• they have made poor friendship choices and have little social or family support to re-engage with positive activities.

Many of this target group do not know what support networks are available to them, and they would almost certainly be unaware of opportunities available through the Youth in Action programme for example. These areas of education and support may very well be where our job as professional youth worker comes in - to offer knowledge of such programmes which can include such a target group, then to provide the necessary support to engage. Hopefully leading these young people one step closer to inclusion.

Exercise - The Young People in Your Context

"Fewer-opportunities, (ex-) offenders, ..." is the term used here to describe a specific group of young people. Others call this group by other names - "disadvantaged youth", "young people at risk" or "young people at risk of offending", ...

You can do this exercise with the young people you work with, with colleagues, or maybe even together with the members of the board in your organisation or institution.

Needed materials are a big pieces of paper, pens, post-its.

  1. What terms are used in your context or in your language to describe these young people?
    Method: put a big piece of paper and hang it to the wall. Give everybody some post-its to write the descriptions on. Hang them on the piece of paper, summarize them and discuss this with the group: What kind of messages do these titles communicate about the young people?
  2. What are the most important issues or obstacles facing these young people
    a. In your town?
    b. In your region?
    c. In your country?
    Method: draw a vendiagram (partly overlapping circles) on a big piece of paper. Every circle has a theme: one is for your town, the second one is for the region, the third one is for the county. Use pens with different colours and let everybody write down their obstacles on the big paper in the vendiagram. When everybody is finished, you can describe and summarize what is written, discuss this with the group and draw some conclusions.

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Inclusion - What are we talking about?

Inclusion! This is a very common buzz word used in every day work with this target group. It has in many circles of society (particularly those aspiring to political correctness) replaced the word exclusion which was in recent years the typical terminology, with phrases such as; socially excluded, at risk of exclusion, school exclusion etc. It was felt by many that this word gave negative connotations and that we should rephrase these terms, emphasising inclusion, but,... inclusion in what?

Helping young people in this target group to overcome their obstacles, empower themselves and become included in society at large is a part of the process of "social inclusion".

  • Social inclusion involves providing opportunities for those members of society who do not enjoy the same level of privilege as others and striving to ensure that all aspects of society are "open to all".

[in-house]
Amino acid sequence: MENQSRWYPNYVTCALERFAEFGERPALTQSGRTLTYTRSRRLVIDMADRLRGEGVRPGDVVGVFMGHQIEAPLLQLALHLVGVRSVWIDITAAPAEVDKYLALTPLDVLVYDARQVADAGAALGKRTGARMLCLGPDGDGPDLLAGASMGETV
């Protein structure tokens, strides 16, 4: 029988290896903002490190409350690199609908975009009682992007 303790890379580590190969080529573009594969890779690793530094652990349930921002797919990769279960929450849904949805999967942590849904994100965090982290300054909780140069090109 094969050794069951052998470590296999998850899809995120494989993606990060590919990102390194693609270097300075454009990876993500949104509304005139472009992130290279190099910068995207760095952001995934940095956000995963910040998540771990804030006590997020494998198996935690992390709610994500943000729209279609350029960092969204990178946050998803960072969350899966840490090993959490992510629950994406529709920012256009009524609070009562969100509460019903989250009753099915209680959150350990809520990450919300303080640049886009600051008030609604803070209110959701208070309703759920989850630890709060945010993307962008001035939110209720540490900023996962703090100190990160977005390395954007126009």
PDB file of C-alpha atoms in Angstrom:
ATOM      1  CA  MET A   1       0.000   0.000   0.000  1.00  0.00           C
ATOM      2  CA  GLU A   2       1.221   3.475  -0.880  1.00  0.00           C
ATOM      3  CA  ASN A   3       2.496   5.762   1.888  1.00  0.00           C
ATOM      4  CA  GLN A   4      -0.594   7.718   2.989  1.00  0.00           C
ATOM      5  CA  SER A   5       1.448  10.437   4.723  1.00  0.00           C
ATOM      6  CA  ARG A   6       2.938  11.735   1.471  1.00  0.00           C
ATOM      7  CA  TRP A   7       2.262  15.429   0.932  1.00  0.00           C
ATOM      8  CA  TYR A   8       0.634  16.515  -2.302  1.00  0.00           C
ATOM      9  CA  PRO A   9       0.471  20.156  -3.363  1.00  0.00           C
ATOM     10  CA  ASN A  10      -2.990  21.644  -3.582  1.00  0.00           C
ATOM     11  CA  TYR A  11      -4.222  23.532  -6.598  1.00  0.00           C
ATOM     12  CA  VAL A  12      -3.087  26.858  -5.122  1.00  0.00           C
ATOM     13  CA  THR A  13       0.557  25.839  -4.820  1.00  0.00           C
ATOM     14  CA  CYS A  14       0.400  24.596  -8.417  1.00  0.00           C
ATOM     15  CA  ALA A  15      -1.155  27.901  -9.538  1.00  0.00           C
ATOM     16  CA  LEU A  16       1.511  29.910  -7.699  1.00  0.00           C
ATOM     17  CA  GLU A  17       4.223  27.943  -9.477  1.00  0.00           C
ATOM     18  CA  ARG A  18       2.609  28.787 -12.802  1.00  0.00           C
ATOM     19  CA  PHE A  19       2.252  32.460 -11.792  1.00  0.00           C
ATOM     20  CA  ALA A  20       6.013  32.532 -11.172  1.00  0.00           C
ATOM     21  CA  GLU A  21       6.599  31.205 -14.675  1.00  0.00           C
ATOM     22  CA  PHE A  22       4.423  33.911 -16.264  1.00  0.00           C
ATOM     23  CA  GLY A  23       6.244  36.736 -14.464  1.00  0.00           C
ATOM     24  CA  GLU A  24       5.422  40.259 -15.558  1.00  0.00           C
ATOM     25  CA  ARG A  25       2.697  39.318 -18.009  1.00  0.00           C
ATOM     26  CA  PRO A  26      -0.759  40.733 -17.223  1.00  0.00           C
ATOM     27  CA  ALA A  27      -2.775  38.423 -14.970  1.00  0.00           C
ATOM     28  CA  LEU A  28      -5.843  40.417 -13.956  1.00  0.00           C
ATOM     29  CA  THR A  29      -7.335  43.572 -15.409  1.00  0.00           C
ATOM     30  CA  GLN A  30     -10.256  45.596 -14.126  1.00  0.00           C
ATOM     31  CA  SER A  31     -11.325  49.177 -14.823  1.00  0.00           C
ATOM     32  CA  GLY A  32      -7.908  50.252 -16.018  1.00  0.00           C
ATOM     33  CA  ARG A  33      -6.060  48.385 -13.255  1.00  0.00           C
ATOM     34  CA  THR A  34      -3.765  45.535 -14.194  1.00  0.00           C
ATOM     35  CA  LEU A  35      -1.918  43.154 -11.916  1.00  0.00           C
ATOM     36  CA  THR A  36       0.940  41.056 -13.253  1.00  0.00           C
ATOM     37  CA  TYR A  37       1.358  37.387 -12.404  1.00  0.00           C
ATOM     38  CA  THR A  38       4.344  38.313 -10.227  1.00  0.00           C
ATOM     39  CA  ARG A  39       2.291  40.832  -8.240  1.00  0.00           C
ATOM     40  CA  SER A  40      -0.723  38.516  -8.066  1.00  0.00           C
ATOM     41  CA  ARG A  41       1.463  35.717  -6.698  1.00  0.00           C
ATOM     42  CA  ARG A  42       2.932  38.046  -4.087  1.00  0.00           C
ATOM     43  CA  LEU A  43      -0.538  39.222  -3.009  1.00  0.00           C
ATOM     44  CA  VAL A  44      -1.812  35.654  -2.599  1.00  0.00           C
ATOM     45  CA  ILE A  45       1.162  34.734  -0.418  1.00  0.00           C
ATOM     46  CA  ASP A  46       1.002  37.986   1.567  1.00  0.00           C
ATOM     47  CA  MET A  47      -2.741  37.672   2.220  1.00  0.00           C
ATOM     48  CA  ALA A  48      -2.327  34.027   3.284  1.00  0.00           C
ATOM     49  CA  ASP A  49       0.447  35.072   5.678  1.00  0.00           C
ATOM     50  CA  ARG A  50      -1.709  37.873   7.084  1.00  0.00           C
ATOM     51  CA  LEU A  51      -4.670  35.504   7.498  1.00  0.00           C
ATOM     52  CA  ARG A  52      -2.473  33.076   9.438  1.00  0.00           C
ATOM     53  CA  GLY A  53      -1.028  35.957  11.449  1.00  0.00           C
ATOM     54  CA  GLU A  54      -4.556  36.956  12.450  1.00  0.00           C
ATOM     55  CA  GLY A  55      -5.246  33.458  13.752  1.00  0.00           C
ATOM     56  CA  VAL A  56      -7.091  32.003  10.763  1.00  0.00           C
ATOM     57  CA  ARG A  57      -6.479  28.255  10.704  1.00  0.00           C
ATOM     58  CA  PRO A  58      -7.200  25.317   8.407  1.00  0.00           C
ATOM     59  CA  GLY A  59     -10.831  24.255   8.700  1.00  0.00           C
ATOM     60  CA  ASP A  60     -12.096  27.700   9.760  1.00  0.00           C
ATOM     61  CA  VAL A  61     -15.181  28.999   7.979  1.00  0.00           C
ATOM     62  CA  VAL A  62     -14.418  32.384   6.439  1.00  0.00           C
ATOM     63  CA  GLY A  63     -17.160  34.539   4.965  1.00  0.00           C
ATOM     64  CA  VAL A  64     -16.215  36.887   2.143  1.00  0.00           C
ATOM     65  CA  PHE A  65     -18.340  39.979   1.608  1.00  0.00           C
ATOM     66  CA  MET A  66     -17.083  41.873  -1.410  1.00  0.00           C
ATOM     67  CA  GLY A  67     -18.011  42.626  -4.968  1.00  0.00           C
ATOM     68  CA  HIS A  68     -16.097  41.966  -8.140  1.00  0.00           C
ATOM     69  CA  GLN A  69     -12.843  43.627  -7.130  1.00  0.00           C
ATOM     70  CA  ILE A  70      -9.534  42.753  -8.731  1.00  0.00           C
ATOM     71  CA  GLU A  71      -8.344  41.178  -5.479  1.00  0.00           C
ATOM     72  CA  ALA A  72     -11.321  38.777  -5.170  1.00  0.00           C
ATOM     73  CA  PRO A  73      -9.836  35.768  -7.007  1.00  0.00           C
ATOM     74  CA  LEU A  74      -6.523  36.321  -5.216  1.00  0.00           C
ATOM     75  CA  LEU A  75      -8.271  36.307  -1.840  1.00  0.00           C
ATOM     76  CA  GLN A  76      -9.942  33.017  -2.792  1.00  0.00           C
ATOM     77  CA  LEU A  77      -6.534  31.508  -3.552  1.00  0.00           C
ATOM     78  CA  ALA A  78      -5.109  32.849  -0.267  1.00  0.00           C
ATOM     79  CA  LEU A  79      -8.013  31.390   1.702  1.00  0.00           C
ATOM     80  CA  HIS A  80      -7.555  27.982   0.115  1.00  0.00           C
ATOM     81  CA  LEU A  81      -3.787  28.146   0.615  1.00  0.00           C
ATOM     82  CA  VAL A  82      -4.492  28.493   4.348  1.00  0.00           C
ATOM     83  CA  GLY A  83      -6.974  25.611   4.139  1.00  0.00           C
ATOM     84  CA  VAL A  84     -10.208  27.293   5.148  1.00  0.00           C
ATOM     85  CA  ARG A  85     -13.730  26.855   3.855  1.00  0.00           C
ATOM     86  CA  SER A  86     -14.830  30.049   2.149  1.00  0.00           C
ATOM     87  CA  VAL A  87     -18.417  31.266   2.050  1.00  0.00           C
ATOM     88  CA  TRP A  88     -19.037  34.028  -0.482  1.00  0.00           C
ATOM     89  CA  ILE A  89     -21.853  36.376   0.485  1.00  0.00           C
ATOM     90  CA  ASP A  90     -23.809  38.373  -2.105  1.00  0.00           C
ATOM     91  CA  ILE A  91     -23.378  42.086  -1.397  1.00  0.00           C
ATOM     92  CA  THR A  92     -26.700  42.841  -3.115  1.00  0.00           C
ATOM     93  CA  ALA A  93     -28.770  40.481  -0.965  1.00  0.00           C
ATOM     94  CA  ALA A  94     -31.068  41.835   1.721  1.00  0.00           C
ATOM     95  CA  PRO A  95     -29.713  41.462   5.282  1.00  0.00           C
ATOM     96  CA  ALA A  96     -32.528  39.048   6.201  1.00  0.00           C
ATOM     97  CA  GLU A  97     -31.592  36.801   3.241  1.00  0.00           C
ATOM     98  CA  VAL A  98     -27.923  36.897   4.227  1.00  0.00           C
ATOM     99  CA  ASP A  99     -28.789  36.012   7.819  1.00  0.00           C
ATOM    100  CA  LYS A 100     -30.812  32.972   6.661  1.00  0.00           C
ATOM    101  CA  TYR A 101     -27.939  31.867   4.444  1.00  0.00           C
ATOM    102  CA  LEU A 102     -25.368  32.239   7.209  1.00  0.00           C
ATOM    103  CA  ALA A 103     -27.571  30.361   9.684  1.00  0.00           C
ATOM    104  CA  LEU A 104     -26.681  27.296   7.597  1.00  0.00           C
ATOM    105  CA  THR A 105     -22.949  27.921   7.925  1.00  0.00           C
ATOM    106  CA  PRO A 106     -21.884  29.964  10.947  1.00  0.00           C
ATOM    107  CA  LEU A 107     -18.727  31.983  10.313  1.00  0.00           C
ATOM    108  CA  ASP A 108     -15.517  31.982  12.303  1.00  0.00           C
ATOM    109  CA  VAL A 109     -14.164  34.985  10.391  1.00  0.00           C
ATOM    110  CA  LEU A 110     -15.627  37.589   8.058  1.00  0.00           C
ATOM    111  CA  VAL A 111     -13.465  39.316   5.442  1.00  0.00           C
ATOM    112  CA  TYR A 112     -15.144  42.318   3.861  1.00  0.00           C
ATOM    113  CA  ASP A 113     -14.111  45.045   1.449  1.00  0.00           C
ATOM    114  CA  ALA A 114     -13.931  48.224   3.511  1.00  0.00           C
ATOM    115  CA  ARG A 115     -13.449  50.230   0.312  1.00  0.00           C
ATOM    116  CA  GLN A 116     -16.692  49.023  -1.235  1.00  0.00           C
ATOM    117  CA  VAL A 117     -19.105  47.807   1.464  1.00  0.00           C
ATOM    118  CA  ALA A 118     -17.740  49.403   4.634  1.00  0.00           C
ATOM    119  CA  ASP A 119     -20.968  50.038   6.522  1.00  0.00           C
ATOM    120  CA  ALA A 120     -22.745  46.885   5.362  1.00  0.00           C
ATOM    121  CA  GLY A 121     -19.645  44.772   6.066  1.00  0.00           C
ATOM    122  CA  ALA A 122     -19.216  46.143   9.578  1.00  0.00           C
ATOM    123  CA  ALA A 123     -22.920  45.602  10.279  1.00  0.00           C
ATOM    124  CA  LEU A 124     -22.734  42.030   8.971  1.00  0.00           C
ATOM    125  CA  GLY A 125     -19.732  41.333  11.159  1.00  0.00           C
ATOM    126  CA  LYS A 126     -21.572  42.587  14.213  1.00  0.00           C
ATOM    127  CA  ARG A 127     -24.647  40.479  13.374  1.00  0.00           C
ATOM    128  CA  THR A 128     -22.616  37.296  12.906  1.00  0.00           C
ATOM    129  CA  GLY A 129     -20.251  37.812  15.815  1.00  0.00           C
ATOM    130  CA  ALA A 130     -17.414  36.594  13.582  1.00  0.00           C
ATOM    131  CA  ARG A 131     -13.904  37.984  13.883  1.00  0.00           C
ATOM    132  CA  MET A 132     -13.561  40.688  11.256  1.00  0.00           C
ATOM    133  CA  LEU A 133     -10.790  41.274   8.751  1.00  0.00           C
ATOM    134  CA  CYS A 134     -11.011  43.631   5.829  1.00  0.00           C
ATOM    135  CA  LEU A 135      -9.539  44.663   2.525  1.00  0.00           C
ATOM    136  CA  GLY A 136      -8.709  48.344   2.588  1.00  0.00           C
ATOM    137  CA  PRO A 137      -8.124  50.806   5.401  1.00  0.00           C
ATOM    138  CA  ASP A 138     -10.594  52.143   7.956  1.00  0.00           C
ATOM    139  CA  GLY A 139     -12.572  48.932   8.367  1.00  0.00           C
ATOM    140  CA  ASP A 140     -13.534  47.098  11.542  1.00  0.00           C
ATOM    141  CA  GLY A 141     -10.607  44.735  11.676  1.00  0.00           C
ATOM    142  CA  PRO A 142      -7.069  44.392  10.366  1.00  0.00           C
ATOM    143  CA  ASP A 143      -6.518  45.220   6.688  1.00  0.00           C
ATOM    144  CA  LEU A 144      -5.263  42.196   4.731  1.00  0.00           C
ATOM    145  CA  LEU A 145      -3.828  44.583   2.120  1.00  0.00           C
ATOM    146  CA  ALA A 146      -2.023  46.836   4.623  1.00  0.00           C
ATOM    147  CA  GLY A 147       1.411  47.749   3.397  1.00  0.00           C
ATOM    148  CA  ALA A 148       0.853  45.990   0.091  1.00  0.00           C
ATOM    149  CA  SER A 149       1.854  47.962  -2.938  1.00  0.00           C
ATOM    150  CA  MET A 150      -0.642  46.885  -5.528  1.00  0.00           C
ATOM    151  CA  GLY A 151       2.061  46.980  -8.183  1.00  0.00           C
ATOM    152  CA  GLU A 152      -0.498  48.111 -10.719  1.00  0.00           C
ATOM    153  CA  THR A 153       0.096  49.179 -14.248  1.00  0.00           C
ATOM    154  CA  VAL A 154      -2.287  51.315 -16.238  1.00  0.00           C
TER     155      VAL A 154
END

Social inclusion is difficult to quantify. How can it be said with certainty that someone has been "included" and what is such a conclusion based on? We are often lead to expect that inclusion should be a big achievement - a kind of "hallelujah" moment where all problems are solved and the individual lives happily ever after. Professionals working with fewer-opportunity young people know that inclusion, especially in the early phases, can take much simpler forms and is an ongoing process.

Young persons can be said to be "included" when they...

  • smile - take their own initiative
  • voluntarily take part in an activity - make friends
  • can concentrate on a task - are accepted by the rest of the group
  • observe the rules - show up on time
  • ask for help - help or praise another young people
  • contribute to a discussion - are not afraid of physical contact
  • show patience - are happy

Some of these examples may appear to be "small" or insignificant achievements, but it should be remembered that achievements which are easy for so-called "regular" young people can be major accomplishments for young people from the fewer-opportunity group.
Having said that, another interesting aspect is to look at inclusion as a process rather than a goal in itself which obviously adds new ambitions and through that also challenges to this kind of work.

Exercise - Inclusion

  1. Discussions around young people from an offending background often speak of the need to "include" this target group in society. What precisely does this mean? Consider the following questions:
    1A. Inclusion... in WHAT?
    1B. Inclusion... WHY?
    1C. Within the inclusion process... WHO includes WHO?
  2. Within your specific context, think of ways that you could recognize whether or not a young person is "included" (for example in a group, in a team, in school, among their peers, etc.)
    List five concrete indicators that show you when a young person is successfully included.